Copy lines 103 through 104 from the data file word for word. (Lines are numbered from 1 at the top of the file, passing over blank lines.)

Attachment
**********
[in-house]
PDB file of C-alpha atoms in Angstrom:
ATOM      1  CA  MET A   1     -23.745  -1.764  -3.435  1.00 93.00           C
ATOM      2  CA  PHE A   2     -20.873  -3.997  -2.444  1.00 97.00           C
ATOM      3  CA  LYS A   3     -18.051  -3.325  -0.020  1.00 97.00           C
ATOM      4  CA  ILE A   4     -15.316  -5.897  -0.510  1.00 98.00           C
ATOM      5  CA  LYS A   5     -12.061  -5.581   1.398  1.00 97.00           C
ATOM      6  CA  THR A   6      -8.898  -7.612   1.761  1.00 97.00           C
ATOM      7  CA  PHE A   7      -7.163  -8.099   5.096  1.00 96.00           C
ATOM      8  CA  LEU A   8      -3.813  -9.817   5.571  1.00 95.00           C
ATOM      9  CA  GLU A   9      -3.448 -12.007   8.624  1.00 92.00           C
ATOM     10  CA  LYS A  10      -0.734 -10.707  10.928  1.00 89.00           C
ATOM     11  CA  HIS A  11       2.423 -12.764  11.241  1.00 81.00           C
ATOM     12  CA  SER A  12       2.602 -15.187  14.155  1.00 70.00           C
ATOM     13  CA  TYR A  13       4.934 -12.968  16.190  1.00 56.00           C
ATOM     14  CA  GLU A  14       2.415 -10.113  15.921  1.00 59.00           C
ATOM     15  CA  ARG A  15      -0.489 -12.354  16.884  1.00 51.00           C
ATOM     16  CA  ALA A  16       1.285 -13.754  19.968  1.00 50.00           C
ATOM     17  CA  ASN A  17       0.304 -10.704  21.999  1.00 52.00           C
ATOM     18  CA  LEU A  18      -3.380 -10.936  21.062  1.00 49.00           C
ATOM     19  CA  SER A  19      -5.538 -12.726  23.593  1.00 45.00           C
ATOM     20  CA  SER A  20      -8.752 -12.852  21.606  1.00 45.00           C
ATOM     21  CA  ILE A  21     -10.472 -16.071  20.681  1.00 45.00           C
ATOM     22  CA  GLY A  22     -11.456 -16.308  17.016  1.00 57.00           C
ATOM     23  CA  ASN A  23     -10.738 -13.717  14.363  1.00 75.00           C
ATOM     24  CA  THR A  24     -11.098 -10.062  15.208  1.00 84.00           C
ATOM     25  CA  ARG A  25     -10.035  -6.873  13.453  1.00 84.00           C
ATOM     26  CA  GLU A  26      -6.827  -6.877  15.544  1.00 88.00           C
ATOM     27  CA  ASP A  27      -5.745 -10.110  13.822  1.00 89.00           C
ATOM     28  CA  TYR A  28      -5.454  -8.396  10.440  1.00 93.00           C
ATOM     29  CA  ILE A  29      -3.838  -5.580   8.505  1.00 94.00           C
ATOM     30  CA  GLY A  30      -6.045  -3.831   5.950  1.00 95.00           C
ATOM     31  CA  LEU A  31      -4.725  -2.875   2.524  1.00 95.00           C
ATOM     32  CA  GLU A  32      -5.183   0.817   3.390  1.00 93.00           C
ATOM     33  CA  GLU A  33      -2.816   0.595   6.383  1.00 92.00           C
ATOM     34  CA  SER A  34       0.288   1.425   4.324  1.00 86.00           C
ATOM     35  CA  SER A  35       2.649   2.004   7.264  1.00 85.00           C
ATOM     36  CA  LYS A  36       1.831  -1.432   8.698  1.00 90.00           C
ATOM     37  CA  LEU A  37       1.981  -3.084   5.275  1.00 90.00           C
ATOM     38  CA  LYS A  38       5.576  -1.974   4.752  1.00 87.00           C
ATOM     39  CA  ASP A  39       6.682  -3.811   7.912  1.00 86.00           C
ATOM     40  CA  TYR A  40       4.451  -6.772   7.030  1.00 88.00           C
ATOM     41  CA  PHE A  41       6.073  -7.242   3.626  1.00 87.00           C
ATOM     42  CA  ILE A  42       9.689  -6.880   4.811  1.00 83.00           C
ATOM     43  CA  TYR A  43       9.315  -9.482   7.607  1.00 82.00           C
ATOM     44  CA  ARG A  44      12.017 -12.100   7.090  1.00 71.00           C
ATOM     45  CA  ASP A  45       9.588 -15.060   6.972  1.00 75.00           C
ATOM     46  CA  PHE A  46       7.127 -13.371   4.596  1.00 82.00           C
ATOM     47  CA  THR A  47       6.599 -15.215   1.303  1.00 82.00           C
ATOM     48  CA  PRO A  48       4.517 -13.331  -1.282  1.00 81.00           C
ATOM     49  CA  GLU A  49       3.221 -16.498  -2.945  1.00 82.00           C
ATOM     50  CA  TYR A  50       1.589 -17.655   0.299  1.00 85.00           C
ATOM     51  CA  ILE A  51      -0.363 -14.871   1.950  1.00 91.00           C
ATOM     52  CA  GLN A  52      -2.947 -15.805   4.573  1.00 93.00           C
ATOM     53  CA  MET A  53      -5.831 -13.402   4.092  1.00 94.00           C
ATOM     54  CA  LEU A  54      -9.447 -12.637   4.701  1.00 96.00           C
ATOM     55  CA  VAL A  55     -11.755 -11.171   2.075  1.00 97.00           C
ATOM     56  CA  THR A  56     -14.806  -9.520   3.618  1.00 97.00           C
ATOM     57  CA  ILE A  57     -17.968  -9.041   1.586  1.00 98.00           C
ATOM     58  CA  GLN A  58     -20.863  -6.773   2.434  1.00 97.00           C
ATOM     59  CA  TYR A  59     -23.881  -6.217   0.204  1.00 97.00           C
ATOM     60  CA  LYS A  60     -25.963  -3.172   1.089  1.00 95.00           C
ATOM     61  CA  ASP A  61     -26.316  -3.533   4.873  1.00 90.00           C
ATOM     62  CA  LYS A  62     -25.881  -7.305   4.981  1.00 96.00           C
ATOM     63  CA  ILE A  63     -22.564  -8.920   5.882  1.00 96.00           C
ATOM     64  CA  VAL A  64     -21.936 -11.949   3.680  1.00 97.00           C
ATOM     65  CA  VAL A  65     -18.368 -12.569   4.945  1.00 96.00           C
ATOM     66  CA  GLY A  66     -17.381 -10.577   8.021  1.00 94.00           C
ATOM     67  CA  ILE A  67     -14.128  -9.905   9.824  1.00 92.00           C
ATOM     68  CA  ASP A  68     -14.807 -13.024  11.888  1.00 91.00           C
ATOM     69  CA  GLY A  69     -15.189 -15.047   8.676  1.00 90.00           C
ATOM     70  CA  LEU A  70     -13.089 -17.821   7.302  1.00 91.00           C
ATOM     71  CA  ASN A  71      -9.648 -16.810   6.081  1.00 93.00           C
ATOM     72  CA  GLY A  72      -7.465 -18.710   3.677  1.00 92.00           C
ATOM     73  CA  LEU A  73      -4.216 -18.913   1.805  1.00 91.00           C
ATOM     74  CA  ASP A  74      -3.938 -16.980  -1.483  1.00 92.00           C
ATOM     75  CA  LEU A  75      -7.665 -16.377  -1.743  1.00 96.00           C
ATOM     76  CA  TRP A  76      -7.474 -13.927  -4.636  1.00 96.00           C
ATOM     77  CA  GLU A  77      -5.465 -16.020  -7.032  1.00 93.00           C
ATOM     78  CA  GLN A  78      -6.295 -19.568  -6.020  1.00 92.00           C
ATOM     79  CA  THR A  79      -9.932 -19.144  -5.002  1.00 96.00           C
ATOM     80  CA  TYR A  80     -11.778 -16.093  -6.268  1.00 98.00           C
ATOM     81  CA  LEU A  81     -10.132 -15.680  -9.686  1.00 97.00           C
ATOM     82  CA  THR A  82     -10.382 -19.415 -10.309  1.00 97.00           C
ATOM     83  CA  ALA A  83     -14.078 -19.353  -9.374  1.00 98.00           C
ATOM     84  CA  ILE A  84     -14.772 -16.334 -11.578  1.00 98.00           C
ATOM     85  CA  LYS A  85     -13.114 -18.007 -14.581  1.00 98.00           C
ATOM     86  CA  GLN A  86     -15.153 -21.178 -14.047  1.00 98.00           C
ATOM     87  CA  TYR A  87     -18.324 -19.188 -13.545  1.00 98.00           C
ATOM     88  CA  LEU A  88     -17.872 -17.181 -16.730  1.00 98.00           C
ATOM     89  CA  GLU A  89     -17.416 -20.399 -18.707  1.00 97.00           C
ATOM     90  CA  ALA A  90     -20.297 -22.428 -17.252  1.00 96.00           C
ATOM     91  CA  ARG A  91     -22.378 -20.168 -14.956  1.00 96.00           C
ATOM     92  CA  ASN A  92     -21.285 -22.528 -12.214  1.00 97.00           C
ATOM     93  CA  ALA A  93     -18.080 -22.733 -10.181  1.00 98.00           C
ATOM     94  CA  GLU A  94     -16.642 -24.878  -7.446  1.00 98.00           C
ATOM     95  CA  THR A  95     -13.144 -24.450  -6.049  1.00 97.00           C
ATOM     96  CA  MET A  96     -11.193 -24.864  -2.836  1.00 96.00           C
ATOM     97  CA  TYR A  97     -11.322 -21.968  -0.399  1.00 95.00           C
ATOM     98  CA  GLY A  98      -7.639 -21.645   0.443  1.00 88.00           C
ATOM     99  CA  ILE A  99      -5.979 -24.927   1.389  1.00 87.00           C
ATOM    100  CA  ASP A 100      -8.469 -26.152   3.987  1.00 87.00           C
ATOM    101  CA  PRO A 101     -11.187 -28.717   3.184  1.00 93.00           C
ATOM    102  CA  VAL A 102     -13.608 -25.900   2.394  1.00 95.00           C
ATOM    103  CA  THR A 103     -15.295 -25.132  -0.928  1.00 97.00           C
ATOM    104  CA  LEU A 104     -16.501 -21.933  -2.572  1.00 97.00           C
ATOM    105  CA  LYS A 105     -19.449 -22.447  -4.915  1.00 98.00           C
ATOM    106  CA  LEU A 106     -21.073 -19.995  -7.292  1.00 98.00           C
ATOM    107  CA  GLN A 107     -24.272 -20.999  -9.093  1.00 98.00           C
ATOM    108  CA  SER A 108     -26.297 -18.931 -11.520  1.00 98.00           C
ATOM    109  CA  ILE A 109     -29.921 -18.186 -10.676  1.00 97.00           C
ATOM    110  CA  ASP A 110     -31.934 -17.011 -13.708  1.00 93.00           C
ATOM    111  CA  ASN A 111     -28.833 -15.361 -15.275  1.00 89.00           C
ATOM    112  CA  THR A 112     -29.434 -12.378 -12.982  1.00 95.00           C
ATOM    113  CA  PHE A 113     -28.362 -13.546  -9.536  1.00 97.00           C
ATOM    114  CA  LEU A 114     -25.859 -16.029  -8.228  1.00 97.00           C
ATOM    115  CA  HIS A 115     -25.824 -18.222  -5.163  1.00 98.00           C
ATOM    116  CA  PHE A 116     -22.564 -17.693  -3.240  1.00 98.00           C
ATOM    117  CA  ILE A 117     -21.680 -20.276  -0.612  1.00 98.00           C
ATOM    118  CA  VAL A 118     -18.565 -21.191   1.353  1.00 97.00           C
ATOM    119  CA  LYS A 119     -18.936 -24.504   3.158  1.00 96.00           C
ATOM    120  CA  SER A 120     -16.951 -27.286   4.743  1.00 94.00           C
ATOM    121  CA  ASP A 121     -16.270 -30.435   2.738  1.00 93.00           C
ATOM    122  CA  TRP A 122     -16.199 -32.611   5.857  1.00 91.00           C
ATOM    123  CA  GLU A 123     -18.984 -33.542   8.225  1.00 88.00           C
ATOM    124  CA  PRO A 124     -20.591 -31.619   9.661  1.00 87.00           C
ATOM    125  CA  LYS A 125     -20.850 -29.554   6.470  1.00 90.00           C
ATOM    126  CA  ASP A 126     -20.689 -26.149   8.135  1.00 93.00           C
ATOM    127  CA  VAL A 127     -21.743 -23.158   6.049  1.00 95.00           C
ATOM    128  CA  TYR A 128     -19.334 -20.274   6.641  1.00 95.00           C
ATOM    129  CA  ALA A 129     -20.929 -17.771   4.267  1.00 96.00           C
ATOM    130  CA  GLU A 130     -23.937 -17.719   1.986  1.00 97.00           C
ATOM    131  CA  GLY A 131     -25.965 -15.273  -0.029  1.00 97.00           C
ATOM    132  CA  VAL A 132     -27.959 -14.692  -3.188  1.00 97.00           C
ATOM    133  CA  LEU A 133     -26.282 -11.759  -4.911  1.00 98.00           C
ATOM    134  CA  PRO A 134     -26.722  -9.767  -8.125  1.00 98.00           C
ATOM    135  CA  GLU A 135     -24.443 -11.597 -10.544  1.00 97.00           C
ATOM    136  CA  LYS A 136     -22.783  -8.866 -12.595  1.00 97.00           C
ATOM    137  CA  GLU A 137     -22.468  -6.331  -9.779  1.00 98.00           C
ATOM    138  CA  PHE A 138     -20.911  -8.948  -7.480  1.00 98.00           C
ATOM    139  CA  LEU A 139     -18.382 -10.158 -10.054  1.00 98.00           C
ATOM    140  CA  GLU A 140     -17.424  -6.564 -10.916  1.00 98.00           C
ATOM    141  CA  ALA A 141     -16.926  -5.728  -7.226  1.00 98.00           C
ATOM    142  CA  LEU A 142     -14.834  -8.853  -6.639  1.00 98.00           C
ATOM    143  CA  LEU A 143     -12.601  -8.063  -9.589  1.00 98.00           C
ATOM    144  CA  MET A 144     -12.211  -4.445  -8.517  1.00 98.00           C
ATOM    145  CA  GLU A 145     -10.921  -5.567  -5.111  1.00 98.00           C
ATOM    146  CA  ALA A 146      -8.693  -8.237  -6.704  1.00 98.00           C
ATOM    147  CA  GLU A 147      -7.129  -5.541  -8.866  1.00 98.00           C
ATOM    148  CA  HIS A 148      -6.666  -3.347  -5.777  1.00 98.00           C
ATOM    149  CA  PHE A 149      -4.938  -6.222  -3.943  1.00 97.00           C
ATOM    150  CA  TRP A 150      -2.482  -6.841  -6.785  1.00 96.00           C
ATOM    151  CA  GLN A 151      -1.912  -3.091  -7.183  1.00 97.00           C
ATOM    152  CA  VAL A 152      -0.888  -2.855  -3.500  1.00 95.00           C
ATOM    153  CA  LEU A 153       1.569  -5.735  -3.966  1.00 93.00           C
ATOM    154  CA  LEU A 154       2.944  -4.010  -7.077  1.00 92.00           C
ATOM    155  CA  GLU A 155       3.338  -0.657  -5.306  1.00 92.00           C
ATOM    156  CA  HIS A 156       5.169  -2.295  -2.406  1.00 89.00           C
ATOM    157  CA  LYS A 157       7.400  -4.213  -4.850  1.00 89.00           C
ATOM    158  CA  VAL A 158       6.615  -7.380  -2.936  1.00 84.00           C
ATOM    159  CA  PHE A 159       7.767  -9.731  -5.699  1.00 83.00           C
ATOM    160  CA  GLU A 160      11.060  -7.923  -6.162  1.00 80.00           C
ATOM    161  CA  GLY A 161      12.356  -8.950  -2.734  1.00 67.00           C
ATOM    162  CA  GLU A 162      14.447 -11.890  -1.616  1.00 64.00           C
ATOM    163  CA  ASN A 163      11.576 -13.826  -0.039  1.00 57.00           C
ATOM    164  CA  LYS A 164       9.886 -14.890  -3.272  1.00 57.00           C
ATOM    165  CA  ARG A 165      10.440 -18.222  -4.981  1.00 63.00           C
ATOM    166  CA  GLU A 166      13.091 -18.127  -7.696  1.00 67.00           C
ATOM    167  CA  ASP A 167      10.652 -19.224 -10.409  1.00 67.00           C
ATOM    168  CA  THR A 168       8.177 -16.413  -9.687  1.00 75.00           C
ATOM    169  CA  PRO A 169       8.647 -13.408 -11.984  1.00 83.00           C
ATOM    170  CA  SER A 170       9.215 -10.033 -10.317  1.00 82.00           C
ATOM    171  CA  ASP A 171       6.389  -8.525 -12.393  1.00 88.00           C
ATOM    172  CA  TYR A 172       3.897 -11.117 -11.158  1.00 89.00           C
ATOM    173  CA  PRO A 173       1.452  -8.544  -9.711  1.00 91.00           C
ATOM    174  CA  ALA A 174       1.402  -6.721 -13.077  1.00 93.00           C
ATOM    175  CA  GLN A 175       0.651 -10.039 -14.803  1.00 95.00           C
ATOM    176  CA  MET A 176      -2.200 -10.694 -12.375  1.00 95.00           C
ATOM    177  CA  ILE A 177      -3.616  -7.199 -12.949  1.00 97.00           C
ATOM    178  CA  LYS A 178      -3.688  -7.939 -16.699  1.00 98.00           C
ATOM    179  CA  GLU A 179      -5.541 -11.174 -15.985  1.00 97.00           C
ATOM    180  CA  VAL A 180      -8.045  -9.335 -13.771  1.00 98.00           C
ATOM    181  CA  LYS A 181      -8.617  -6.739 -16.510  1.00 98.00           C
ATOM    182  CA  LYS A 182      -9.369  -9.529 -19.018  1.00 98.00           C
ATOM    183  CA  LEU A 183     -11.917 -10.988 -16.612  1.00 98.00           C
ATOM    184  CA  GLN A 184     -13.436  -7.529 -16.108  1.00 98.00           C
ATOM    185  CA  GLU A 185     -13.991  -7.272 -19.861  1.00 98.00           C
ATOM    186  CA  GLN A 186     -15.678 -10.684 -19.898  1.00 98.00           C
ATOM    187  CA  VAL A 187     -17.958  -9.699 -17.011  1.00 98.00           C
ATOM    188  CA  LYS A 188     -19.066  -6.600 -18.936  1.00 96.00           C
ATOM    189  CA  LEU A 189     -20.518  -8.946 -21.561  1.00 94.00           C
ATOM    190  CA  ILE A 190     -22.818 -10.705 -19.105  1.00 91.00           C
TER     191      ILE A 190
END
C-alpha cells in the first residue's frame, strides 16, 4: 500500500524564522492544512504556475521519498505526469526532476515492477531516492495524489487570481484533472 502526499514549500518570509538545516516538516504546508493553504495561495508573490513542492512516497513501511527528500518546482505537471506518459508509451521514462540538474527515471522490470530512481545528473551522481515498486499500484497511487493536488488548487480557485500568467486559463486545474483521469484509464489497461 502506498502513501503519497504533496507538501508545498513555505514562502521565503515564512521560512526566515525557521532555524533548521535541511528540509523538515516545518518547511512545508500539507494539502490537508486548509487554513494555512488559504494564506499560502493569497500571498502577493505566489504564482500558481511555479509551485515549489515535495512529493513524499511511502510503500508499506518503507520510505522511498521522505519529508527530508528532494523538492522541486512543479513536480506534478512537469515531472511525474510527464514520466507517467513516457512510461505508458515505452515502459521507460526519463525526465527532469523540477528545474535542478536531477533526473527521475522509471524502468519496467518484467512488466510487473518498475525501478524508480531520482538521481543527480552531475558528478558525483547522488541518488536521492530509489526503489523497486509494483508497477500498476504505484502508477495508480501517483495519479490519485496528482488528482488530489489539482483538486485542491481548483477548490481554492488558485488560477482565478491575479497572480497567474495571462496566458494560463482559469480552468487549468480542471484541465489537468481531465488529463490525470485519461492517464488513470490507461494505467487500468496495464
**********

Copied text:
ATOM    101  CA  PRO A 101     -11.187 -28.717   3.184  1.00 93.00           C
ATOM    102  CA  VAL A 102     -13.608 -25.900   2.394  1.00 95.00           C